A medication, topiramate (brand name Topamax), long used for migraine headaches and as an anti-seizure drug for epileptic patients may revolutionize the treatment of alcoholism and heavy drinking. The substance is a derivative of the naturally-occurring sugar monosaccharide D-fructose.
In earlier short-term research topiramate was found to be effective for helping alcoholics quit or cut back on the amount they drink. Heavy drinkers were six times more likely to remain abstinent for a month if they took the medication, even in small doses.
In the most recent study, those who received topiramate had fewer heavy drinking days, fewer drinks per day and more days of continuous abstinence than those who received the placebo.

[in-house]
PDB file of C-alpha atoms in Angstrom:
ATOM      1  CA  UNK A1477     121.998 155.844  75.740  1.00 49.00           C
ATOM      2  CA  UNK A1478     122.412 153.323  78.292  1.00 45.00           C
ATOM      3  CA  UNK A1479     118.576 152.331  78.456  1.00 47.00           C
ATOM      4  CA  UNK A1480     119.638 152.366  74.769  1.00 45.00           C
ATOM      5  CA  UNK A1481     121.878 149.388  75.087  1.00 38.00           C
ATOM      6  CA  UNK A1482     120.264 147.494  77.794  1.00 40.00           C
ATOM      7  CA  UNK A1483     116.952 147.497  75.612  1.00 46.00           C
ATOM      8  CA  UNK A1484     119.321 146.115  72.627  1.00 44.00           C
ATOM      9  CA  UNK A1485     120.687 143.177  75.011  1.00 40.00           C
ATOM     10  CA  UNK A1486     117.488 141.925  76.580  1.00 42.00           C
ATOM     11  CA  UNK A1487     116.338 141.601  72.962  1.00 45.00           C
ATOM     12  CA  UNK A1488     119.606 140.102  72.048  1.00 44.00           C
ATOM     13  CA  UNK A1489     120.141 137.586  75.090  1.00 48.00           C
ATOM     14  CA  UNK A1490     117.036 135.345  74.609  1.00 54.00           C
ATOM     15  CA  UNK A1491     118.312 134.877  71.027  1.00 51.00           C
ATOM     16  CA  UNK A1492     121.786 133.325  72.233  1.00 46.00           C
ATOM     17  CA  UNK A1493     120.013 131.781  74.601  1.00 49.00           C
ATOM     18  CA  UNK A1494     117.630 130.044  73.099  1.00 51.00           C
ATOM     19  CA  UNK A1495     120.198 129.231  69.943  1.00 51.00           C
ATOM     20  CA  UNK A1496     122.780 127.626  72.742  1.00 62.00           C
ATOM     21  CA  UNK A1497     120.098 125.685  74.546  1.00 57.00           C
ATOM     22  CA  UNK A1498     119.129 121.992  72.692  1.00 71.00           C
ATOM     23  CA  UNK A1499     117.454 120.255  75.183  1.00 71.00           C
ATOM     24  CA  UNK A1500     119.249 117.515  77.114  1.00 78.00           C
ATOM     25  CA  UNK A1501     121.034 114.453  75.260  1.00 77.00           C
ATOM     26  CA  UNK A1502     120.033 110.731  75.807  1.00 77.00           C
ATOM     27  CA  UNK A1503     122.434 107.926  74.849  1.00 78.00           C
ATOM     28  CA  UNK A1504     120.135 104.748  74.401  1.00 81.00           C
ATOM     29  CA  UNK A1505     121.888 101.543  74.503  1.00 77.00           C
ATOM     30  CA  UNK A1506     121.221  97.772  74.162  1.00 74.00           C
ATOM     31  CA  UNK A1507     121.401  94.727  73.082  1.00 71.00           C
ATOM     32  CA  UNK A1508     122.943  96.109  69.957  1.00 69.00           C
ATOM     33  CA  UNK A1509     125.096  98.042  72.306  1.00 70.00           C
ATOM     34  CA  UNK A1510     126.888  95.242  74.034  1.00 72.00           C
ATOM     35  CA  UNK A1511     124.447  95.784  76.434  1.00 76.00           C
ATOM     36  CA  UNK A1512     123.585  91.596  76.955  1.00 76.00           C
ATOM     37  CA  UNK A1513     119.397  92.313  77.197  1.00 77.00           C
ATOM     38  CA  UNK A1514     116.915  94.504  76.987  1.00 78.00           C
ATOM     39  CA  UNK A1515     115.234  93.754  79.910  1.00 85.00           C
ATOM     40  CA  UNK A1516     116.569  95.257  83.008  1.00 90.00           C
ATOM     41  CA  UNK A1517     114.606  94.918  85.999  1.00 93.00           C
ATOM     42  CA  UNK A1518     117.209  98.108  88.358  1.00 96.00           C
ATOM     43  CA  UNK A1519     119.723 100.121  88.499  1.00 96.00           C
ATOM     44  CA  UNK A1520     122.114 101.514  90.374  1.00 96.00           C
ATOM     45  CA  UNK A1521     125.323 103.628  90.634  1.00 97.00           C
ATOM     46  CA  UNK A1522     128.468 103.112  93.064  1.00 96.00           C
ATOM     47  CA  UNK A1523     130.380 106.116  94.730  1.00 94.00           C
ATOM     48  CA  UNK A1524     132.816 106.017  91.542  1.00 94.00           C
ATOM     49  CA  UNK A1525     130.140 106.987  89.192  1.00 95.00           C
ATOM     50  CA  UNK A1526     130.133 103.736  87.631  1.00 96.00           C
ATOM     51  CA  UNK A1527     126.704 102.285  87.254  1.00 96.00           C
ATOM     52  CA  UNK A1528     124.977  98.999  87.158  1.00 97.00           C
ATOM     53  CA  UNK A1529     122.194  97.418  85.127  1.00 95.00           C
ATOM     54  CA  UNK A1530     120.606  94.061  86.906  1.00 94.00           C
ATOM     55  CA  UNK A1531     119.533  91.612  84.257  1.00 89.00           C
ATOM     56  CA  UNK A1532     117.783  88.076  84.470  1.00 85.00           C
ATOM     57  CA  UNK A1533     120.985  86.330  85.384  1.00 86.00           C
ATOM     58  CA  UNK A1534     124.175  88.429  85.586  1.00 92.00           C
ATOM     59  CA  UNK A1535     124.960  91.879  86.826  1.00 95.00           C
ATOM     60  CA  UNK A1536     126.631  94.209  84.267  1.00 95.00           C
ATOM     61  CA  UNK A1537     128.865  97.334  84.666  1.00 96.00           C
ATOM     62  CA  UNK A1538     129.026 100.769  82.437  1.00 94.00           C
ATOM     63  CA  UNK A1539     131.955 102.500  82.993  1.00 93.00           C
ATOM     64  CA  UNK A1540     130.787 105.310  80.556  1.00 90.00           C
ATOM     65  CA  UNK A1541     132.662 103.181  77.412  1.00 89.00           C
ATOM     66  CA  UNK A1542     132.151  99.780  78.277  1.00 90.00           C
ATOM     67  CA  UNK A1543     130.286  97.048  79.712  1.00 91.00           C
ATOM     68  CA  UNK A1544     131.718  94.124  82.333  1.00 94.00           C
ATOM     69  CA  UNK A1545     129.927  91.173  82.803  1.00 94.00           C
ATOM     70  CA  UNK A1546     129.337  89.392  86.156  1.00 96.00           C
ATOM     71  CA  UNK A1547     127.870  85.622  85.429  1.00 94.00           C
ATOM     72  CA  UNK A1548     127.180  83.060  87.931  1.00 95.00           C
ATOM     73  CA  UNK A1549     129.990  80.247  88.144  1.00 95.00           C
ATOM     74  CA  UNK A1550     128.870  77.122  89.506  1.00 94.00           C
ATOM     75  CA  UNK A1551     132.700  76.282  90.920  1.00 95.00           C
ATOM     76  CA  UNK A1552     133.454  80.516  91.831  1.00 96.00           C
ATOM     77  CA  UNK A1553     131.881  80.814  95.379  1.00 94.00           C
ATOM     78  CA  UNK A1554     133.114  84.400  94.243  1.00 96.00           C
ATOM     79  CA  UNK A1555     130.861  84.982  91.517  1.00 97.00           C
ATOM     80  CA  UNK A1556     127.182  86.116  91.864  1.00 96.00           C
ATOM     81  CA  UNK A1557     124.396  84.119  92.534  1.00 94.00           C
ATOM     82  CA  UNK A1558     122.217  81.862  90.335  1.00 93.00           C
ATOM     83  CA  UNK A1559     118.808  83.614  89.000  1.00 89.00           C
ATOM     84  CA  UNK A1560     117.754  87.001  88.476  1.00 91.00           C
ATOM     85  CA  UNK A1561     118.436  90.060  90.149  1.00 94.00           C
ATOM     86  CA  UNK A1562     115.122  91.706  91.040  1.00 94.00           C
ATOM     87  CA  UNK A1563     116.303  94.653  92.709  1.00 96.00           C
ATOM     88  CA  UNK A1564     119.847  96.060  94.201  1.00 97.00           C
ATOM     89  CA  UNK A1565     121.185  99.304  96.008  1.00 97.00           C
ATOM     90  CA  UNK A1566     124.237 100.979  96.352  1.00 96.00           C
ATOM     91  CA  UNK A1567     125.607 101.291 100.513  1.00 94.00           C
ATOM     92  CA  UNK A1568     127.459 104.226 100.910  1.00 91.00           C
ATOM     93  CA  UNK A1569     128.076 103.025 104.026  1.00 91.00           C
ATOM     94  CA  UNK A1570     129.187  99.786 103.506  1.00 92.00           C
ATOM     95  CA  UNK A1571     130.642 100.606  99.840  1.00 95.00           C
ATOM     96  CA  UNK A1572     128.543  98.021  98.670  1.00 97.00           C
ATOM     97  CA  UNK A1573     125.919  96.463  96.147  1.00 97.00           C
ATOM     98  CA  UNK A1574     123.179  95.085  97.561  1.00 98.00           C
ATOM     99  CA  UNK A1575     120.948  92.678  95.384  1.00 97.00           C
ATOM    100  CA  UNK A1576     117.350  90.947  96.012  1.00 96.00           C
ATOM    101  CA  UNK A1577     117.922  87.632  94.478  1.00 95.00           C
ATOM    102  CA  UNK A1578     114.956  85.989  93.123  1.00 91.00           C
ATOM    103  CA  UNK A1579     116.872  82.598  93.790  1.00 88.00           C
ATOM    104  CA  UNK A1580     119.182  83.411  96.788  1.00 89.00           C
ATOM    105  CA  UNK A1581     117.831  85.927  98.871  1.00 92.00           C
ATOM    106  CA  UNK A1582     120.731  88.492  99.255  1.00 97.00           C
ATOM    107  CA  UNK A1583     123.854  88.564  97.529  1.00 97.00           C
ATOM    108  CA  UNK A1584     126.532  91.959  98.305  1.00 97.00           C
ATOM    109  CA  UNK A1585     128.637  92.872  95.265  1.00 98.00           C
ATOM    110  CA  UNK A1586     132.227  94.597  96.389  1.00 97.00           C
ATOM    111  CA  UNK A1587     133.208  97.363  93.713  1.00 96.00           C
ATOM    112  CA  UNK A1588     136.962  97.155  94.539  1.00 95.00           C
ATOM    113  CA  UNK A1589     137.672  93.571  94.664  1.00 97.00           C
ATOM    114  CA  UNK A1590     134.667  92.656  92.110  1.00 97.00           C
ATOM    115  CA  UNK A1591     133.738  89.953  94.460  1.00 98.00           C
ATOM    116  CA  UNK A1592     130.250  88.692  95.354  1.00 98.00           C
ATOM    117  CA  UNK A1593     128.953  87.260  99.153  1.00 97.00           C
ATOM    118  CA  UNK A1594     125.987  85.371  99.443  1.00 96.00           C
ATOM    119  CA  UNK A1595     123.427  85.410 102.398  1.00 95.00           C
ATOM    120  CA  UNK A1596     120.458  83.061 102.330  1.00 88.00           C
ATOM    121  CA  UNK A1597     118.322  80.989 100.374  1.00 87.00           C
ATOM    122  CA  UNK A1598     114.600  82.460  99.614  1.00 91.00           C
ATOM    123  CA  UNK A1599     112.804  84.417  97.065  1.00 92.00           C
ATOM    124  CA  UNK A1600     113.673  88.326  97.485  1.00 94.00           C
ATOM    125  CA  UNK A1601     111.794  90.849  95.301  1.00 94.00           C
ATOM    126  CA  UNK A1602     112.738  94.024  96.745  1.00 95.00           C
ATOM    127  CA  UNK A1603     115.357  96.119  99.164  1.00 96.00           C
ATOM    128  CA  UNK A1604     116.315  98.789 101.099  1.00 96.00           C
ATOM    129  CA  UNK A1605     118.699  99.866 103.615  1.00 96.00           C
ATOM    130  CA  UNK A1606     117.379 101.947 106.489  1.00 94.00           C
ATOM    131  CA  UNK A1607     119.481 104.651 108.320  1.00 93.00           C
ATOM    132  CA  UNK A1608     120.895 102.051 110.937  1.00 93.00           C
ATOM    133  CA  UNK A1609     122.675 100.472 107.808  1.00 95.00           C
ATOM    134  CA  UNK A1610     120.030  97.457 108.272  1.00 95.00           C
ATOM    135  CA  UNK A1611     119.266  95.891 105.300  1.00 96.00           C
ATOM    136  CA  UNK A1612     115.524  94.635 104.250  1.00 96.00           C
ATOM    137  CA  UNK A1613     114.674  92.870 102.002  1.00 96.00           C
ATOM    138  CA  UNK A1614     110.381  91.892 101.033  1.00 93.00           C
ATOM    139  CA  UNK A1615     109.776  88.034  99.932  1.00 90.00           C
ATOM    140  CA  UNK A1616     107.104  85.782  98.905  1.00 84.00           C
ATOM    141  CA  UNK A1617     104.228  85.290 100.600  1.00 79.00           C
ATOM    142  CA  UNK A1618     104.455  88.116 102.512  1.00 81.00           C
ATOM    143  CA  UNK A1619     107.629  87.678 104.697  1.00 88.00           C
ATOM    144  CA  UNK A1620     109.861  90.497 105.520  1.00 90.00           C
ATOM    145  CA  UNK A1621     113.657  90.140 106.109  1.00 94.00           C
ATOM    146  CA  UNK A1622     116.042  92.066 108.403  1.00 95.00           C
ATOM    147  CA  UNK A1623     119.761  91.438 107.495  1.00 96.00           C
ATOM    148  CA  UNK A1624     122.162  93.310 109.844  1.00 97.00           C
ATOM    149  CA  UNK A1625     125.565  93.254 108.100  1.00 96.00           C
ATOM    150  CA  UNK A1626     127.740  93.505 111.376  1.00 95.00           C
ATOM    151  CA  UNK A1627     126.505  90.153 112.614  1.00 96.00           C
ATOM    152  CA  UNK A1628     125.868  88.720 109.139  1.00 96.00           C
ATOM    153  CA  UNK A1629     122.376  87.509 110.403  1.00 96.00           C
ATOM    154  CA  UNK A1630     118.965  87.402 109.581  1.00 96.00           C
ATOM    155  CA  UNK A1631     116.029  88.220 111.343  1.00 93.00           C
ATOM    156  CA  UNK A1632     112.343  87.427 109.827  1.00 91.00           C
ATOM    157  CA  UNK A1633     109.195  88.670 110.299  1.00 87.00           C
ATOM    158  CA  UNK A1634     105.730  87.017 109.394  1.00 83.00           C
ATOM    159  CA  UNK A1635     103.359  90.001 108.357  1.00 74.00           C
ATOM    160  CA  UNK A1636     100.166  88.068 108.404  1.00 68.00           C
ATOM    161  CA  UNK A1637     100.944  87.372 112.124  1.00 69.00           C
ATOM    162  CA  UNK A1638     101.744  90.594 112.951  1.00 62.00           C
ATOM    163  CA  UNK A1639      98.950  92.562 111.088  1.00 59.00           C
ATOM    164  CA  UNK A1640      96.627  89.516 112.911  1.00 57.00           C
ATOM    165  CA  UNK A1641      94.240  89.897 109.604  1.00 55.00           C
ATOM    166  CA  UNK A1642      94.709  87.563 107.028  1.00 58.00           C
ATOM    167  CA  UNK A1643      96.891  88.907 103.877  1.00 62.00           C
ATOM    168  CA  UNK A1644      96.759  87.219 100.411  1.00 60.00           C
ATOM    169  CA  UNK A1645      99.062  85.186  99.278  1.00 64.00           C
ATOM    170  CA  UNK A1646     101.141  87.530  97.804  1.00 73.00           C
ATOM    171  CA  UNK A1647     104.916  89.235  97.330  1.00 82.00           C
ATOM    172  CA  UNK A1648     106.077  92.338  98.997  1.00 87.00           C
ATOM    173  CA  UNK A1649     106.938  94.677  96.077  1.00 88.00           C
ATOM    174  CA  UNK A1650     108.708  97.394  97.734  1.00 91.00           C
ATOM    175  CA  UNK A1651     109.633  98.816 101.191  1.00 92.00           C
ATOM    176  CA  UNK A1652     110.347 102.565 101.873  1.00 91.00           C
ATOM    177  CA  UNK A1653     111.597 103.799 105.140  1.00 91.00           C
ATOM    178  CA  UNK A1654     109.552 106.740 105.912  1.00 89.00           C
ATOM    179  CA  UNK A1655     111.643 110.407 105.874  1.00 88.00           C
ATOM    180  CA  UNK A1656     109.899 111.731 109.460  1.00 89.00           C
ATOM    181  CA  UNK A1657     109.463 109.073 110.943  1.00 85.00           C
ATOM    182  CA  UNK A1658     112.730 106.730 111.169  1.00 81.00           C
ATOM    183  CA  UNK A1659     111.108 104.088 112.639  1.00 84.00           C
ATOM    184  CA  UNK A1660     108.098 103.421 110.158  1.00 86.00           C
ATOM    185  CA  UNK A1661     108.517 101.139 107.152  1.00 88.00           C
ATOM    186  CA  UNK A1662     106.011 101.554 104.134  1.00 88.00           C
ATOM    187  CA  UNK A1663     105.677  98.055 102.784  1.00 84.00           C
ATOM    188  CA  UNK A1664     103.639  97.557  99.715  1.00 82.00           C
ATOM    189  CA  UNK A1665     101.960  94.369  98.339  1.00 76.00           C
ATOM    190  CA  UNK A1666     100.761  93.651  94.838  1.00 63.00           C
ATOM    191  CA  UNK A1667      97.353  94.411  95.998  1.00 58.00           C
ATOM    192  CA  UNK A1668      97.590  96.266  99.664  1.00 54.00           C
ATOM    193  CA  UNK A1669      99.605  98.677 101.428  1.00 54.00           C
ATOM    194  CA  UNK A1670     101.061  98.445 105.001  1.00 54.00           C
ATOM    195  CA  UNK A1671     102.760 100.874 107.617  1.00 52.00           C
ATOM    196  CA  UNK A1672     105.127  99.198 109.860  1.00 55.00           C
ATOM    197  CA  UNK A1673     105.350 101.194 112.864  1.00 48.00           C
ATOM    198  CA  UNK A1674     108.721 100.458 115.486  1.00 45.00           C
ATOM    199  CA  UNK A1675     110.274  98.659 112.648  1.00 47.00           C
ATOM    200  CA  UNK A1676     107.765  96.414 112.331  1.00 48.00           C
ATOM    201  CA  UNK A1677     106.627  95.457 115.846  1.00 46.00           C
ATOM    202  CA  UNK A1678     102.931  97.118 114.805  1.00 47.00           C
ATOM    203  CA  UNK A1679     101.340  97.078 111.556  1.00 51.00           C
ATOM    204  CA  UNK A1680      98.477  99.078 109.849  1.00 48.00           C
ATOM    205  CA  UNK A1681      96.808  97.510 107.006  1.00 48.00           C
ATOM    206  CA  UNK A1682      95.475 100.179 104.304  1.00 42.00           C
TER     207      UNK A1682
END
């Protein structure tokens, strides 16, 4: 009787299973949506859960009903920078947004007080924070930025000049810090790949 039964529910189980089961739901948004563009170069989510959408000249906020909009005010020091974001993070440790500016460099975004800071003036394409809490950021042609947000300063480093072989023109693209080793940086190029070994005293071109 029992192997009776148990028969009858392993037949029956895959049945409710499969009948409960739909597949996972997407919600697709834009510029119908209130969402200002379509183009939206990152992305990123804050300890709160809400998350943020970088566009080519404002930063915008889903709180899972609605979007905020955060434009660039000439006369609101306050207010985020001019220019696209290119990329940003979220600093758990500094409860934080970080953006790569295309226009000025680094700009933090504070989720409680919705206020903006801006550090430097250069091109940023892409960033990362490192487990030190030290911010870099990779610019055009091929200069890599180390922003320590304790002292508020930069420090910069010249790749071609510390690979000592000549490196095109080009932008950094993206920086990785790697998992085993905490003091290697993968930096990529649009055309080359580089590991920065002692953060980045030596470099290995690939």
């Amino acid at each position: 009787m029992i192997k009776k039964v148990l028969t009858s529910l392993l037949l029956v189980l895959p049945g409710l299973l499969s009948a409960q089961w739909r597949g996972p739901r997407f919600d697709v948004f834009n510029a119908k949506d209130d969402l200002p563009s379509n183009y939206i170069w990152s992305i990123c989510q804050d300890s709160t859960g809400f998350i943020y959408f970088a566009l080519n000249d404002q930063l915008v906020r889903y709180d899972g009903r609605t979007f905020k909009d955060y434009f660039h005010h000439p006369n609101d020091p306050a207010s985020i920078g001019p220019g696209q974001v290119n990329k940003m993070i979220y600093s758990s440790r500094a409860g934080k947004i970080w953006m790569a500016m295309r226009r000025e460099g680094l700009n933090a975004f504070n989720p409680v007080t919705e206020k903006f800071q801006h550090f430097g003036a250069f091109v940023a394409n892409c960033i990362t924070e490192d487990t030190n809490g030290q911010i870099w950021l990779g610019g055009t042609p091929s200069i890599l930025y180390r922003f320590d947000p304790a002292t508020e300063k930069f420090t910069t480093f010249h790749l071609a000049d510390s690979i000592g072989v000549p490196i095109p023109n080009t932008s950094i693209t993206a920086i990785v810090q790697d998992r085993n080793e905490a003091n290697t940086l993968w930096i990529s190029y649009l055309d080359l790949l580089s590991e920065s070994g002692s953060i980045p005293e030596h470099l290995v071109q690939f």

Only three medications are currently approved for treating alcoholics in the U.S. by the FDA. They are disulfiram (Antabuse), naltrexone, and acamposate. Antabuse does not reduce cravings but makes people feel sick if they consume alcohol. Both naltrexone and acamposate has been shown to reduce cravings in alcoholics who have already quit drinking.
Topiramate is the only medication shown to be effective for persons who are still drinking. Drinkers get pleasure from alcohol when it releases the chemical dopamine in the brain. Topiramate works by eliminating the excess dopamine so that drinkers no longer get any pleasure from consuming alcohol.
Although approval for treating alcoholism has not been requested from the FDA, there is no prohibition against physicians prescribing the medication "off-label" for that purpose.
The drug can be prescribed by any physician and doesn't require the expertise of a specialist. This should expand the availability of effective treatment to alcoholics and other heavy drinkers.
Note: Neither this website nor its host receives any financial benefit or consideration of any kind from Topamax for reporting this news information.
Filed Under: Health